Android App Architecture Part 2: Domain Layer

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Android App Architecture Part 2: Domain Layer

in this article, we discuss the Domain layer of Uncle Bob's Clean Architecture in our continuation of our WeatherApp.

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In the previous article, we talked about the basics of Clean Architecture, MVVM, and app modularization. Then, we created a sample WeatherApp with initial package structure (core, WeatherApp, data, domain, feature, navigation module, Gradle files, etc.).

In this article, I’ll take you through the process of creating the first feature for data parsing from local JSON that’ll display the results to the user. We can simply call this feature weather.

Following Uncle Bob’s principle of clean architecture, we’ll start with the domain layer.

The first step is to create a new module called  domain_weather inside the domain directory. Each feature should have its layer; the weather feature will have three modules for each layer (data_weatherdomain_weatherfeature_weather  it represents the presentation layer).

You may also like: Clean Architecture Is Screaming.

What Is the Domain Layer?

The Domain layer is the central layer of our feature. All of our business logic needs to be placed in this layer, and it needs to be pure Kotlin (if you work on a Java project, it should be pure Java) with no Android dependencies. The Domain layer interacts with the Data and Feature (presentation) layers using interfaces and interactors. It is also completely independent and can be tested regardless of external components. Each Domain layer has a unique use case, repository, and business model.

UseCase is nothing more than a logic executing class. Every logic we have in our Domain layer should have a UseCase. We need to interact with the data layer in our domain_weather, so we’ll create a package, UseCase under that module and a file called GetWeatherUseCase inside the package.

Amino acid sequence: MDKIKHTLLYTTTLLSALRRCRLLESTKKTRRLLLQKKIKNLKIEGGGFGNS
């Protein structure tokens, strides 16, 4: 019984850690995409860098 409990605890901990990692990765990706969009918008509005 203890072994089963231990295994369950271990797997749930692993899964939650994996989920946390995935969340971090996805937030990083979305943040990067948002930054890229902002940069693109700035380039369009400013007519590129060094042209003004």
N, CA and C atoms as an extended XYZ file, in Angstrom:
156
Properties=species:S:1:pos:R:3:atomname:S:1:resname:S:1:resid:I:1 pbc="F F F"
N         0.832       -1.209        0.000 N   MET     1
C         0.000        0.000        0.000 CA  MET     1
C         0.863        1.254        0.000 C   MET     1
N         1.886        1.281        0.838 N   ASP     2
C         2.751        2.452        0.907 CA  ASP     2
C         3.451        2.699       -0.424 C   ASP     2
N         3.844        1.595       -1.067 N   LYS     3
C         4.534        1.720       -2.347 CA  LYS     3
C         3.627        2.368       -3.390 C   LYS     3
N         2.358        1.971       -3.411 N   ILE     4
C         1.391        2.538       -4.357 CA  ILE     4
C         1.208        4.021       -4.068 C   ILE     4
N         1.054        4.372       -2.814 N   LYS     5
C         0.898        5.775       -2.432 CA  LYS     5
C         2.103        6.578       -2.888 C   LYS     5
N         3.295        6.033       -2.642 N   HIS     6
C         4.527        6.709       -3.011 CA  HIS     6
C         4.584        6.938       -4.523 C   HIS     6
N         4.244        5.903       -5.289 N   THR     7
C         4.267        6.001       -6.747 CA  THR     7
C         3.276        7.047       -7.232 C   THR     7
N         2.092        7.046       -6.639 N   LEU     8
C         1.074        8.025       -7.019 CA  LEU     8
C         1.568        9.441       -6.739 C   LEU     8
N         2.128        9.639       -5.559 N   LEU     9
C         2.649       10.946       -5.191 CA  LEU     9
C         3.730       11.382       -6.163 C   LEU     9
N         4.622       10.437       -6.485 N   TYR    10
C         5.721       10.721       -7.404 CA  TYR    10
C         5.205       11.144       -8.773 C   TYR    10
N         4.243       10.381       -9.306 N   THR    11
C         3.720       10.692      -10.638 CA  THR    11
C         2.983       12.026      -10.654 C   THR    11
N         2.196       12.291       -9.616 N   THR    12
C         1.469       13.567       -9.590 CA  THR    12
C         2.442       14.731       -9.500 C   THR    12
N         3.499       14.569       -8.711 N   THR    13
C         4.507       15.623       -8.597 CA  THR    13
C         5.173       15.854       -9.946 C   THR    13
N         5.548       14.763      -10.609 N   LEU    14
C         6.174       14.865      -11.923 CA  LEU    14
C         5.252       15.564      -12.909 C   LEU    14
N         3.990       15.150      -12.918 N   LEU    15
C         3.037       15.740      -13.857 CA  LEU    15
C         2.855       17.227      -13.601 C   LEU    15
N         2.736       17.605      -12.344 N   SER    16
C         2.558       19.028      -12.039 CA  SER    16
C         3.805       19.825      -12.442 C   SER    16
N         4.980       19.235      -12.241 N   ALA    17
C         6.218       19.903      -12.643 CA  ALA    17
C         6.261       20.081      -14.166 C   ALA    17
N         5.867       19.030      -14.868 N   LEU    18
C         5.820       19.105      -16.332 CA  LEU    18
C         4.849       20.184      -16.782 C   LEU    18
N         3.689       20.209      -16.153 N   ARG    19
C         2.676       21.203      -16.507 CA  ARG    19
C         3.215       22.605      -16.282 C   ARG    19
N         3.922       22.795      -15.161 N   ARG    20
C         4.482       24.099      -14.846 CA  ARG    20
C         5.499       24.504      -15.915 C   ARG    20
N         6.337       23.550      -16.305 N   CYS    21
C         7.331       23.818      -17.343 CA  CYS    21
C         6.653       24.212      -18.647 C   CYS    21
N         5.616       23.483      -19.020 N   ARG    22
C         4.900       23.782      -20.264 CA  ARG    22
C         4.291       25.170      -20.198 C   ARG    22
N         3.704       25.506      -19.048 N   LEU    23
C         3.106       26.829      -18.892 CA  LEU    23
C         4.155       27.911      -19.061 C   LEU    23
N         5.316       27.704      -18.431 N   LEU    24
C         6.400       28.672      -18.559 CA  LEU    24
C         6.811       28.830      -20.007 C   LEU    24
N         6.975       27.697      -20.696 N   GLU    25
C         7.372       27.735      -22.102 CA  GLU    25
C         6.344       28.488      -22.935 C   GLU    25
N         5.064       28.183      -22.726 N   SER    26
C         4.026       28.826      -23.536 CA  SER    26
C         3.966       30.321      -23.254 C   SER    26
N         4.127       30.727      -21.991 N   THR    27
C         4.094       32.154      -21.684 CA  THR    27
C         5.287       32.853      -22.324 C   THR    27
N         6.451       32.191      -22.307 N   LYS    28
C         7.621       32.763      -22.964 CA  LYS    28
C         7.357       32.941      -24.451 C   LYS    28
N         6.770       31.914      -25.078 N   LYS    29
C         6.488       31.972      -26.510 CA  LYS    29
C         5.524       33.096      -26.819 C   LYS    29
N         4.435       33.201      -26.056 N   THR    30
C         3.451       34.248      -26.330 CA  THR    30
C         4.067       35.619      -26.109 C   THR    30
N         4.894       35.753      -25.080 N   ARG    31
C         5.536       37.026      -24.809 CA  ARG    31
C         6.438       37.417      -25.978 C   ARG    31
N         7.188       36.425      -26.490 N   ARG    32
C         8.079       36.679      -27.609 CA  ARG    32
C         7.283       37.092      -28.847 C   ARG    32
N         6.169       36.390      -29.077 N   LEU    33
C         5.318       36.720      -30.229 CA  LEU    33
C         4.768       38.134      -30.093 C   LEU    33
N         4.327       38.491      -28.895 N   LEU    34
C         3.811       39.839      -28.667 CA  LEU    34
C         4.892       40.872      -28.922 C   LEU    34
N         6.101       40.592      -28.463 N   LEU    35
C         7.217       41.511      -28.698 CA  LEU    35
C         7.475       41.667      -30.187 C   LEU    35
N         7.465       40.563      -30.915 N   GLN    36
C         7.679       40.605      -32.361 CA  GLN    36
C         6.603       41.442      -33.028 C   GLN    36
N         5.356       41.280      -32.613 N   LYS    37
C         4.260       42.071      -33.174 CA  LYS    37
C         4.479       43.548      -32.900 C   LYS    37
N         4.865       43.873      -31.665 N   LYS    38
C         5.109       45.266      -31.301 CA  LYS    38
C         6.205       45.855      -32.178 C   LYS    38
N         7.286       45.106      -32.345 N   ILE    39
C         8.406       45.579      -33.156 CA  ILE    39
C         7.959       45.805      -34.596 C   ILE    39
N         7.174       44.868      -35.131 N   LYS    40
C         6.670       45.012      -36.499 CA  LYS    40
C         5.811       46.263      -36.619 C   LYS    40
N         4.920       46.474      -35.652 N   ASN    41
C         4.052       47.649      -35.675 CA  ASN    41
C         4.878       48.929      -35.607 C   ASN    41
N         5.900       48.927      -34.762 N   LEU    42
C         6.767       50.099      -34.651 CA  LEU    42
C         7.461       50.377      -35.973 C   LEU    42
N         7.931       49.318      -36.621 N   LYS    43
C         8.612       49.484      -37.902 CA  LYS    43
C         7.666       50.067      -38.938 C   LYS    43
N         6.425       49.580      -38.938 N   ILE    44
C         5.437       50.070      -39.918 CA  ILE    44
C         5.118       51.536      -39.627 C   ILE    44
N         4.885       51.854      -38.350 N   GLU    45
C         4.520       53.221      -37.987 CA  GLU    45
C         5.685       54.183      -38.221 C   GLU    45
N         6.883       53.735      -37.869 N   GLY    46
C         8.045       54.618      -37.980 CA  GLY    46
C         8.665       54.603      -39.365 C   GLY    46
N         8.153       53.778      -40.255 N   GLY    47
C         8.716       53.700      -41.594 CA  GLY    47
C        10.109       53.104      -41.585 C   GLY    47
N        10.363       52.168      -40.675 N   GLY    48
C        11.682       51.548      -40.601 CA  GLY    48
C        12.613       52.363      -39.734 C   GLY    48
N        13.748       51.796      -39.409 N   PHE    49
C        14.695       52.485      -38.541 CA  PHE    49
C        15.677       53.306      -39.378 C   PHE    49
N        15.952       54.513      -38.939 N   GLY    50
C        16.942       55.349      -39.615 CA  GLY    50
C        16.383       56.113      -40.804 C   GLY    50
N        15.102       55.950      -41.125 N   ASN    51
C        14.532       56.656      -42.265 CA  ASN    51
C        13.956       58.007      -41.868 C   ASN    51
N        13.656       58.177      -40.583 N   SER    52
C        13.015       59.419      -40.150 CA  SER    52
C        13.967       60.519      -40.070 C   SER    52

Before we start coding our use case, we need to create a  domain package inside our core module. Inside this package, we’ll create an abstract class called UseCase. This abstract class will be a base class for all of our usecases, and when extended, it’ll force that particular usecase to provide the implementation for a method called executeUseCase, where specific logic will be implemented.


package com.rostojic.core.domain

abstract class UseCase<T> {

    abstract fun executeUseCase(onStatus: (status: T) -> Unit)


Those UseCase classes aren’t just responsible for performing some operations (in the first article, I mention that I’ll use RxJava2), but they also manage which threads will be used for performing and observing subscriptions. We’ll learn more about this when it comes to the actual implementation of these UseCase classes.

When using RxJava in the application, we’re dealing with different threads and observing them in the main thread of the app (AndroidSchedulers.mainThread()). The main issue of this approach is that it requires reference to RxAndroid, so we’ll have the reference to the Android framework. Because the domain layer needs to be pure Kotlin, this situation will break the concept of separation of concerns.